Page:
Kenya's economy is growing. An increasing number of consumers are able to afford high-value foods such as healthy, good-quality vegetables, milk and fish. However, the agricultural transformation is falling short to deliver these products. Together with Kenyan researchers and practitioners, the 3R project has collected evidence on how to boost sector growth. This input was used for multi-stakeholder dialogue to persuade governments and companies to collaborate and take action.
The 3R project is an applied research and sector-development project that started in 2016 and finished in 2020. It was implemented by Wageningen University & Research (WUR) and various partners in Kenya and funded by the Embassy of the Kingdom of the Netherlands in Kenya (EKN). Researchers from Kenya and Wageningen performed action research together with practitioners of development programmes, focusing on how the aquaculture, dairy and horticulture sectors in Kenya could be made more sustainable and competitive. Lessons were drawn from the market led value chain programmes financed by the Netherlands in Kenya in the past. As the Netherlands is phasing out development aid to Kenya and wants to focus more on trade and investments in the country in the future, the aim of the 3R project was to find and tackle the bottlenecks so that the sectors can become more competitive and attractive for trade and investment, with the aim of achieving a shift from aid to trade.
“What’s special about 3R is that it wasn’t just a research project,” says Catherine Kilelu, who coordinated the project in Kenya together with Simone van Vugt from Wageningen Centre for Development Innovation and Ingrid Coninx from Wageningen Environmental Research. “3R is also a sector-development project that sought to actively engage and work with the private sector, including farmer organisations, ministry departments and agencies of the Kenyan government, and NGOs and consumer organisations”, adds Van Vugt. The purpose of doing so was to trigge improvements on key bottlenecks that limit sustainability and competitiveness of the aquaculture, dairy and horticulture sectors. The action research provided evidence that was discussed in stakeholder events and platforms for each sector. The evidence helped to persuade the government and companies to work together and take action.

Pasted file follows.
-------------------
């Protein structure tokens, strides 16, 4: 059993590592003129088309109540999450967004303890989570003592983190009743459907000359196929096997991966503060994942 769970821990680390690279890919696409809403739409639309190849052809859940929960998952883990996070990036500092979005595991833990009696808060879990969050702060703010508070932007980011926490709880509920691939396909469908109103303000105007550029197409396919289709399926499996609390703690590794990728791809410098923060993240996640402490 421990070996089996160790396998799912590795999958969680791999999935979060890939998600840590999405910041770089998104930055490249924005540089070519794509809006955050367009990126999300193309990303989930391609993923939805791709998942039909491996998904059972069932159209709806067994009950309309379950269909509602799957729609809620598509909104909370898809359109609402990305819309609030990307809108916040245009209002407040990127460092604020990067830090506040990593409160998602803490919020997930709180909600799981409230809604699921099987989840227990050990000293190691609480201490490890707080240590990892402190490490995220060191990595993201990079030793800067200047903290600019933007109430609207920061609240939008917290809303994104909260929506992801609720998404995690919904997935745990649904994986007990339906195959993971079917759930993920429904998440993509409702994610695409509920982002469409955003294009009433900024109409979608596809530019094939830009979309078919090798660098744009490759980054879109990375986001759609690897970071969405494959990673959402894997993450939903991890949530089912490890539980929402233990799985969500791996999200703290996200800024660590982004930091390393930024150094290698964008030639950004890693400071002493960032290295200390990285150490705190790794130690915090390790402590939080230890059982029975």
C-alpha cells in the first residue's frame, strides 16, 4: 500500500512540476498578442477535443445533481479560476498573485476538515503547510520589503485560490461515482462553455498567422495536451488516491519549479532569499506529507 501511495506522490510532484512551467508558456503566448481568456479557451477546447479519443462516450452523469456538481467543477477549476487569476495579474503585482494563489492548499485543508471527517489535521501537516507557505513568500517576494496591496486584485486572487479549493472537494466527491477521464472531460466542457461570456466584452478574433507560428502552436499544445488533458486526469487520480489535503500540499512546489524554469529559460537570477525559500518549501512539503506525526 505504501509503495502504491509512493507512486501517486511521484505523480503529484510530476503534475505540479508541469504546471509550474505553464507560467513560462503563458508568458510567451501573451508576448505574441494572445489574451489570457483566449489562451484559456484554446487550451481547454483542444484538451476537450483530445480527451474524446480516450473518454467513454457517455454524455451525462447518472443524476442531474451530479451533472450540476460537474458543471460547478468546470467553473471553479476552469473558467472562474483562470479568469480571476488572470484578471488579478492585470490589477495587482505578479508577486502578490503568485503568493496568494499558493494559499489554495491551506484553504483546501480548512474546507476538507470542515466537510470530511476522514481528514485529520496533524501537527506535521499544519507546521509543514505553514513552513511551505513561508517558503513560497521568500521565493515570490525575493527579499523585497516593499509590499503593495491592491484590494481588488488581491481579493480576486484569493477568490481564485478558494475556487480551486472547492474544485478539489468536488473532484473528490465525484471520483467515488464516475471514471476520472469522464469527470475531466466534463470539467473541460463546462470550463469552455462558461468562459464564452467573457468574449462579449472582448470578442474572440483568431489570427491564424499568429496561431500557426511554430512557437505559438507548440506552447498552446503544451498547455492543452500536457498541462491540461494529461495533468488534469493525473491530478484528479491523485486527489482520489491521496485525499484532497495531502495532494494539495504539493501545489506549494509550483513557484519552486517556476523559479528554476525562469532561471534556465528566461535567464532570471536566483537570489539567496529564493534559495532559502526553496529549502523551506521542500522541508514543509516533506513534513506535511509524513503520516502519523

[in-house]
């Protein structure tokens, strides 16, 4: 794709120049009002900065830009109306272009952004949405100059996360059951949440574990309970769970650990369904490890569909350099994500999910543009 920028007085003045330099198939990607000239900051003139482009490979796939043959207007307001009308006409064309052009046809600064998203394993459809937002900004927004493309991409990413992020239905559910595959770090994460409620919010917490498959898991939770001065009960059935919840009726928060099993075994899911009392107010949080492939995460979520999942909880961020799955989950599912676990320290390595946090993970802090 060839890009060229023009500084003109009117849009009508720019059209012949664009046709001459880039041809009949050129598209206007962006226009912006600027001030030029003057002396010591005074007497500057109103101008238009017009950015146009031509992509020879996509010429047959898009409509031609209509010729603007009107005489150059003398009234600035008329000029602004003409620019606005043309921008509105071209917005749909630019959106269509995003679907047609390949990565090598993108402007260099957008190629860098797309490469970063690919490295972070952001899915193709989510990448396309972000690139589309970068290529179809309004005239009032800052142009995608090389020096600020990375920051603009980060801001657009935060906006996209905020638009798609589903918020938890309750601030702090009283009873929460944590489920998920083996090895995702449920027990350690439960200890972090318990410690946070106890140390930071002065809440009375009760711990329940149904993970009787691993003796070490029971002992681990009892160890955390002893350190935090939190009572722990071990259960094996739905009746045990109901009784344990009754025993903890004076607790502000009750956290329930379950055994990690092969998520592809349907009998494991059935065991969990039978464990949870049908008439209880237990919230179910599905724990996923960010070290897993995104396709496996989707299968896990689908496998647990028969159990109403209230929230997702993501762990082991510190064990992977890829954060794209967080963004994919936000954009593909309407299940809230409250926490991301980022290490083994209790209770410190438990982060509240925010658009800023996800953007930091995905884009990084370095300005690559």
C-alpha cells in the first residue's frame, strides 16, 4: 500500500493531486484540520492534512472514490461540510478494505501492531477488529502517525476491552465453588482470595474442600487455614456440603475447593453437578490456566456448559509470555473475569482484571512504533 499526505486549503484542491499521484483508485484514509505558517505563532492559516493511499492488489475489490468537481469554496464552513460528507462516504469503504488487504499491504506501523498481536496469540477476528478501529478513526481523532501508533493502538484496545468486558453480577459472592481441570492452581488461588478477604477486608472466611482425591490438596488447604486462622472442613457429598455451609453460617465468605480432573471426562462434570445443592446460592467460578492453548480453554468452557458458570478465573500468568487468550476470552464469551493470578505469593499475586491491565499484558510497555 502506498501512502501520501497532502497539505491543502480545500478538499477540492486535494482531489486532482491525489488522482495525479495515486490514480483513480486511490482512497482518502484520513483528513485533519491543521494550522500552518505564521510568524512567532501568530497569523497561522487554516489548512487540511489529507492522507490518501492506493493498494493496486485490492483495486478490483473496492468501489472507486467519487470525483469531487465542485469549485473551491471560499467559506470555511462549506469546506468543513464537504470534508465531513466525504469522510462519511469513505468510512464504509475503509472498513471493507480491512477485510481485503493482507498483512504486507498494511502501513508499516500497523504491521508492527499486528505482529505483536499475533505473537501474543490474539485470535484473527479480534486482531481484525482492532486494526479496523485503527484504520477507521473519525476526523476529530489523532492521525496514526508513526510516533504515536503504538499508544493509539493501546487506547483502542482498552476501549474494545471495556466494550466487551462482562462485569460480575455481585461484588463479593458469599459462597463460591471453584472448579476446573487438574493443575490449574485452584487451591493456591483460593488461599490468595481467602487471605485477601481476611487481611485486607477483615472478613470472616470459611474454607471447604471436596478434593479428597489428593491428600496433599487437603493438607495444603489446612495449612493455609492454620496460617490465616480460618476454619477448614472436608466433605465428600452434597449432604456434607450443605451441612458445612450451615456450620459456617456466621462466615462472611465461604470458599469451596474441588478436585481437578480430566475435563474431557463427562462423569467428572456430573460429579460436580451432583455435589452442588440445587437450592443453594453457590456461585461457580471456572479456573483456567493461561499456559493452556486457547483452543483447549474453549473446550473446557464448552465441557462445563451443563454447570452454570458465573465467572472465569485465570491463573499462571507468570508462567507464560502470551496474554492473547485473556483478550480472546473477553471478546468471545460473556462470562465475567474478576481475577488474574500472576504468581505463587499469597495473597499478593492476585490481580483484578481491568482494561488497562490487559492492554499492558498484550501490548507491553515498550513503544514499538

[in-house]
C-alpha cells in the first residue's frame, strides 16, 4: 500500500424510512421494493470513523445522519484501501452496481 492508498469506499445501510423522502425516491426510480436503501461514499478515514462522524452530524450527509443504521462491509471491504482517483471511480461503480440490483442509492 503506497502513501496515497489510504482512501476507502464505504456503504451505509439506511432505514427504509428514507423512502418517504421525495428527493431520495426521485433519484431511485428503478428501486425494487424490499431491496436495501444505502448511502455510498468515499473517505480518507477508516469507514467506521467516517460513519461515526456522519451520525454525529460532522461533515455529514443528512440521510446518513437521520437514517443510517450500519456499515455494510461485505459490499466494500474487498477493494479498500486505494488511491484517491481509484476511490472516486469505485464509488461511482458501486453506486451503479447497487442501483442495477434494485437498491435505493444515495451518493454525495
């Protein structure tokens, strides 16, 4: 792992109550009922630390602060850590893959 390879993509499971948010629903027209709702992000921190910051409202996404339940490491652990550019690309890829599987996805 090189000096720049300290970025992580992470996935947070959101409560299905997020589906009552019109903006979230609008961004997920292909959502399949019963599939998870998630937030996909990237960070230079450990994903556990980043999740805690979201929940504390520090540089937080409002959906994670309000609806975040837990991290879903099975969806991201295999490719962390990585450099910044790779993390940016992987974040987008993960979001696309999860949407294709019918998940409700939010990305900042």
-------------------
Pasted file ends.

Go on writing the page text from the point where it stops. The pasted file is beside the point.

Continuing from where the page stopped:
One of the bottlenecks in horticulture is food safety: fruit and vegetables in Kenya often contain pesticide residues or microbial contaminants, which is a danger to public health. “At the same time, there is a rising demand for healthy, safe vegetables, and our research shows that people are willing to pay more for these products”, tells Joyce Gema, a Kenyan business woman an consultant who carried out action research in the project. “Now is the time for farmers to seize that opportunity.” Researchers from 3R discussed the issue with the government, which has since assigned more priority to food safety. A pilot project was carried out to explore the introduction of a food-safety assurance label for domesti horticultural produce, called Mazao Safi. The label puts farmers’ focus more on the wishes of consumers, improves their agricultural practices and enables them to earn more. The label fits in with 3R' recommendation that consumer demand should have a greater influence in the work of farmers, companies and government in the sectors.